Your idea of setting up a U.K. limited company has so many complexities it goes well beyond the scope of an online forum. For example, you need to consider U.S. controlled foreign corporation tax, and also the U.K. may have special tax provisions concerning private companies with few stockholders. The U.K. corporation would likely be taxable in the U.K. and then you will have U.S. tax issues on both distributed and undistributed income. You may also encounter stamp duty costs, compliance costs for your company and complications should you later on want to sell the property.

If you really want to pursue this you would need a qualified cross-border tax professional to look at it further.

Asset protection is another area you mention, which is another area of expertise you need to gain access to ... there are asset protection attorneys out there but you need to find one you are comfortable with and be prepared to pay their fees.

If you're going to look at tax planning and asset protection, you should also be looking at estate planning. And since you have assets in the U.K. you need to consider both whether you have abandoned any U.K. domicile you have had, and (at a minimum) Inheritance Tax on any assets left behind.
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Old Jan 21st 2014, 2:48 am
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Default Re: US LLC or UK LTD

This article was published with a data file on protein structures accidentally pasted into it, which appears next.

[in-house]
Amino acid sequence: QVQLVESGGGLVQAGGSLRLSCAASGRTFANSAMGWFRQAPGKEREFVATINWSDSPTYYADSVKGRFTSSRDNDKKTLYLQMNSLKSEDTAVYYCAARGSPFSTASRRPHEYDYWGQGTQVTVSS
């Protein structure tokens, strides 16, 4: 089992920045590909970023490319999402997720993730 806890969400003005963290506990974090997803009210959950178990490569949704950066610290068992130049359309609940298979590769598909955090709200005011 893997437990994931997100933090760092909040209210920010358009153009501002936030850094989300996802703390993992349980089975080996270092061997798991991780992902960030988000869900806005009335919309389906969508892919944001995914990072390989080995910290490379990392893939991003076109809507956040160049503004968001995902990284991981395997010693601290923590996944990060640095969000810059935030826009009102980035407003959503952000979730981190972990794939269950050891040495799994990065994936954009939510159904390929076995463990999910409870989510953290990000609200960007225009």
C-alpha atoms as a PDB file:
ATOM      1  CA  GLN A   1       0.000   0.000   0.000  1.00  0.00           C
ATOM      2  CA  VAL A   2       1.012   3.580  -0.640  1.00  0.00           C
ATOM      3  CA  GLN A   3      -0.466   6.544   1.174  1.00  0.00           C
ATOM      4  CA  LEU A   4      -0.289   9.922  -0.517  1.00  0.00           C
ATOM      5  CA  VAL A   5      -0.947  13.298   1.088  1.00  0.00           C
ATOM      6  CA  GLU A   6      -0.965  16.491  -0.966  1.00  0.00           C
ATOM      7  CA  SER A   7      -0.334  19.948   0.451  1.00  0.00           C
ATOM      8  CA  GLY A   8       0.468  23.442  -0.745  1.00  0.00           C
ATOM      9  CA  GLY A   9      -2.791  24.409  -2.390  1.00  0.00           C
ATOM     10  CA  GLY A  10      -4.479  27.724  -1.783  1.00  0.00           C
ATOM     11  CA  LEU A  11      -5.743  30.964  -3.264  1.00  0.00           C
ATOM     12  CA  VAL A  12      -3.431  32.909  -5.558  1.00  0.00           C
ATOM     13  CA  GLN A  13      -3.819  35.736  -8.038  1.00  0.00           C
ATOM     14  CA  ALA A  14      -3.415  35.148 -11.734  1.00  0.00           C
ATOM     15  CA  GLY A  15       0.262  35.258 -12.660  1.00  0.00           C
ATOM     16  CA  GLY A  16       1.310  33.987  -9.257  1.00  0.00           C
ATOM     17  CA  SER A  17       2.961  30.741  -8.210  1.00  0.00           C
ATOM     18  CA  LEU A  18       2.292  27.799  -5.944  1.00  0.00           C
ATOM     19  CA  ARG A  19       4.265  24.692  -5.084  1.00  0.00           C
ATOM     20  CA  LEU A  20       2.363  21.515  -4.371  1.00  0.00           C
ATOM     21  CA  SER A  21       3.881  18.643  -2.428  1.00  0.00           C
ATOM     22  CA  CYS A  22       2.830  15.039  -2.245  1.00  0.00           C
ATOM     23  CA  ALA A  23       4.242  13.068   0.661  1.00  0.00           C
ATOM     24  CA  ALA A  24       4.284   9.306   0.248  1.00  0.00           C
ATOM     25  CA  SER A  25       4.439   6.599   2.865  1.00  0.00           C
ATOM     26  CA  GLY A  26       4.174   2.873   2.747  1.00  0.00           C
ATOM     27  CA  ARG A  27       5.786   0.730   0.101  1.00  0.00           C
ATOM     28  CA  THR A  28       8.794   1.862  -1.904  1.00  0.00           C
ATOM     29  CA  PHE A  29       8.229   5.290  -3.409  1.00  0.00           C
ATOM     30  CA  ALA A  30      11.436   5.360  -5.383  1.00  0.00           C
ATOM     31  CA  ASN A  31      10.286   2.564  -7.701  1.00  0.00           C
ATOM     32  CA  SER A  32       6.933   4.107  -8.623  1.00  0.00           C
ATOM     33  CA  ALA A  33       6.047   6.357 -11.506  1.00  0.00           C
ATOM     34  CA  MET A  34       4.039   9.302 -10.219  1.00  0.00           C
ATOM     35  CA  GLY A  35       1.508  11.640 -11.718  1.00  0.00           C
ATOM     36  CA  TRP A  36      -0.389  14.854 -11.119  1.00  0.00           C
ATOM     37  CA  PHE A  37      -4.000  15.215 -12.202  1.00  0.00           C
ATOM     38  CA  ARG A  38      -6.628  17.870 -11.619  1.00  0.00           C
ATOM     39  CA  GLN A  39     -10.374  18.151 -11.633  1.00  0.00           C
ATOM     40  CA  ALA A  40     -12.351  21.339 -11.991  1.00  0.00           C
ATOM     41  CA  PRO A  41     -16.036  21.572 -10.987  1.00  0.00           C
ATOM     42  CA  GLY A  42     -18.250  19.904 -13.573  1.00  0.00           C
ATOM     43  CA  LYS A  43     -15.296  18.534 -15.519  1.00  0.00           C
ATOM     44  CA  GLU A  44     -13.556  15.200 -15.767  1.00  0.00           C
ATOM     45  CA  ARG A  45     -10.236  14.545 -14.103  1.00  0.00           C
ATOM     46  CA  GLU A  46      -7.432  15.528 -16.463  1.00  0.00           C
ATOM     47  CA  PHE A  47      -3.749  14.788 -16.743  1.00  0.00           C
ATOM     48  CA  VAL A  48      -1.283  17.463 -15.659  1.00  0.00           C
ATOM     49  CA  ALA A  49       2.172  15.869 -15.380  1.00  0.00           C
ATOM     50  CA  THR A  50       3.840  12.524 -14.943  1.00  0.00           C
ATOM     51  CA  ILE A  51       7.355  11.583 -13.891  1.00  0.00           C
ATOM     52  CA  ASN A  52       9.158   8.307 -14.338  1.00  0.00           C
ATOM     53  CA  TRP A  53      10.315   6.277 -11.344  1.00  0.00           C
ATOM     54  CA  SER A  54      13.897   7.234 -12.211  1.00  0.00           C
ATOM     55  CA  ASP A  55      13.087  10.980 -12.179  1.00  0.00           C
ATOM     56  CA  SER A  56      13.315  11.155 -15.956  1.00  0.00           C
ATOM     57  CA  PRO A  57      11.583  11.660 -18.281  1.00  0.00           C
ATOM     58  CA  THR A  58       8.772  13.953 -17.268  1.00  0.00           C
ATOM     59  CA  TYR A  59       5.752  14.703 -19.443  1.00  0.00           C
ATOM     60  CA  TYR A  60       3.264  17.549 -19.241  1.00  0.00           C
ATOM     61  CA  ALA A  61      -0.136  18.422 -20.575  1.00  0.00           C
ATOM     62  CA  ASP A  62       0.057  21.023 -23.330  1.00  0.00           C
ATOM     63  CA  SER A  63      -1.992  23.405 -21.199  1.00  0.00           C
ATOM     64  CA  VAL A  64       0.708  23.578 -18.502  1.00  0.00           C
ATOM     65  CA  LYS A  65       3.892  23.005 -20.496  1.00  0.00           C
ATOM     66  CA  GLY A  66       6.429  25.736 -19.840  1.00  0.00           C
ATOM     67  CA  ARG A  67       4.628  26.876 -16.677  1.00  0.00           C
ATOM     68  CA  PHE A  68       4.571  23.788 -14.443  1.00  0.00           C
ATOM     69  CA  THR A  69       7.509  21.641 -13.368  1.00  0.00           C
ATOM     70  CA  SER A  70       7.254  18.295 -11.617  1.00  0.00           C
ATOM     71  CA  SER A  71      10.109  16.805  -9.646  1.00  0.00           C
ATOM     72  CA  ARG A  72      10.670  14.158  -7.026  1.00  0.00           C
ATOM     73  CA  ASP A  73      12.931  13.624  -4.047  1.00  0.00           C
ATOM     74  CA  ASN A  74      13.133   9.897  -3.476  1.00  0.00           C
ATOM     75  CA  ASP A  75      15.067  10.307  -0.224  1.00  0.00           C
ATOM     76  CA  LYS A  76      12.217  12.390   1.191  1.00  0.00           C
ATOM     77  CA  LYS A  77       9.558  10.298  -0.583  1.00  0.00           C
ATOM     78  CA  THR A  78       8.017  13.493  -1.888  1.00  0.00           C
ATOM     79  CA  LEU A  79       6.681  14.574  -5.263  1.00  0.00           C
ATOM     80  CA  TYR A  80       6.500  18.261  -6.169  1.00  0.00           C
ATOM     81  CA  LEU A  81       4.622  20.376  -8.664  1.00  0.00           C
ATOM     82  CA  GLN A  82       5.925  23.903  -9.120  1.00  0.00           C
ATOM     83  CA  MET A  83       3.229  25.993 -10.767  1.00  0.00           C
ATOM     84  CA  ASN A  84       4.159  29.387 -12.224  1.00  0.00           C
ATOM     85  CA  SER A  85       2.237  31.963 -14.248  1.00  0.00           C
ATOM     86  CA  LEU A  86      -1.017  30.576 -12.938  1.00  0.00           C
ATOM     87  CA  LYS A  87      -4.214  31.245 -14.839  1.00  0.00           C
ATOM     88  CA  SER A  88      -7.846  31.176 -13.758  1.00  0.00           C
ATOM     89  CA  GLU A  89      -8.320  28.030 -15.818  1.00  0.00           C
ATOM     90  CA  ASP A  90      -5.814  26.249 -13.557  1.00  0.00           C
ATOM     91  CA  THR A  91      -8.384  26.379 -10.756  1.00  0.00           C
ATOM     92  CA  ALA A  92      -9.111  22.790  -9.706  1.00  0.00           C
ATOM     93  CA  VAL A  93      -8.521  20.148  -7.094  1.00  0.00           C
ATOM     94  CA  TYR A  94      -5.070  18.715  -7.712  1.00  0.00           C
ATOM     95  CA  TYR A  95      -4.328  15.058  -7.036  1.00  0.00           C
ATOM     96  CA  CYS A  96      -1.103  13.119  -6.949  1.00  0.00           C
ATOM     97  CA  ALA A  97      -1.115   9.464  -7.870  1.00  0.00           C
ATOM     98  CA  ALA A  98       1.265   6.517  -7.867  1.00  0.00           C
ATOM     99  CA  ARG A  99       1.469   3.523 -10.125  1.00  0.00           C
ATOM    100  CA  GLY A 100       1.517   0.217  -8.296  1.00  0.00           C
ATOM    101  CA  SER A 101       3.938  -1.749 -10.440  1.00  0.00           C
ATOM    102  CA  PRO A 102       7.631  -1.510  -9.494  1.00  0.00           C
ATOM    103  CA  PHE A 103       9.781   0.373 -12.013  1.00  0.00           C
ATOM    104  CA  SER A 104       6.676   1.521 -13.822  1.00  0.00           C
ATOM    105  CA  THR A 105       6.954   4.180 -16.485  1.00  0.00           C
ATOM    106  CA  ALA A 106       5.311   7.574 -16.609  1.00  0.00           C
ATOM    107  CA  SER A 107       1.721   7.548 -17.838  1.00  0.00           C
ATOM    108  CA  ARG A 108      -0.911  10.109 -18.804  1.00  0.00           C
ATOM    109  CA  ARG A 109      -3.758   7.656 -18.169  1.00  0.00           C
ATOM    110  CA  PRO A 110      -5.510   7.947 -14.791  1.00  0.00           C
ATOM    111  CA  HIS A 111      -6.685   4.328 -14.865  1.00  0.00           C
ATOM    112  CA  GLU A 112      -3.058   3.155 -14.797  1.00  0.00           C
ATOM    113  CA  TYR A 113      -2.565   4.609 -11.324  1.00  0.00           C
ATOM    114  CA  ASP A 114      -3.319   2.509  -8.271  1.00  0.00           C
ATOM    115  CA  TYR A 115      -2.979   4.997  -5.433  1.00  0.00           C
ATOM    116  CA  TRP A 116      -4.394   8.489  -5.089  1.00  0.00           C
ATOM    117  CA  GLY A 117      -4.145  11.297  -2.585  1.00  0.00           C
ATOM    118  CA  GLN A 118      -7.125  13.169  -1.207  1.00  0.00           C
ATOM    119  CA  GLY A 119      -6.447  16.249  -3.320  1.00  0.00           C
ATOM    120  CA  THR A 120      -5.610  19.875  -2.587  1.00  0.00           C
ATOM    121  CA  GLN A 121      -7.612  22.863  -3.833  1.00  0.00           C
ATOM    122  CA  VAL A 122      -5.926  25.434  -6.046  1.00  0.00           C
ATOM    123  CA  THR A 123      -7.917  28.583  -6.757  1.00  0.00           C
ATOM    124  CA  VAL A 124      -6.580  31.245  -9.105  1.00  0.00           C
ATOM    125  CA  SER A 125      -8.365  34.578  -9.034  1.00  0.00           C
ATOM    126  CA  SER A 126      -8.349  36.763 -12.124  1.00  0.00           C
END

Originally Posted by mrken30 View Post
I was thinking if I wait until I retire to draw dividends then my income would be lower and hence I would pay a lower rate of income tax.
You are probably right, but the deal breaker is going to be the capital gains tax incurred when you sell it to the Ltd. If you are "lucky" enough to not be sitting on a sizeable unrealized gain, then there may be some merit to this scheme, but all things considered, I doubt it.
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Old Jan 21st 2014, 3:00 am
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Default Re: US LLC or UK LTD

Originally Posted by Pulaski View Post
You are probably right, but the deal breaker is going to be the capital gains tax incurred when you sell it to the Ltd. If you are "lucky" enough to not be sitting on a sizeable unrealized gain, then there may be some merit to this scheme, but all things considered, I doubt it.
There should be little or no capital gain as I have just inherited the properties.

One other thing that may make it worthwhile to keep it on my US taxes is that I can claim depreciation on the property over the next 40 years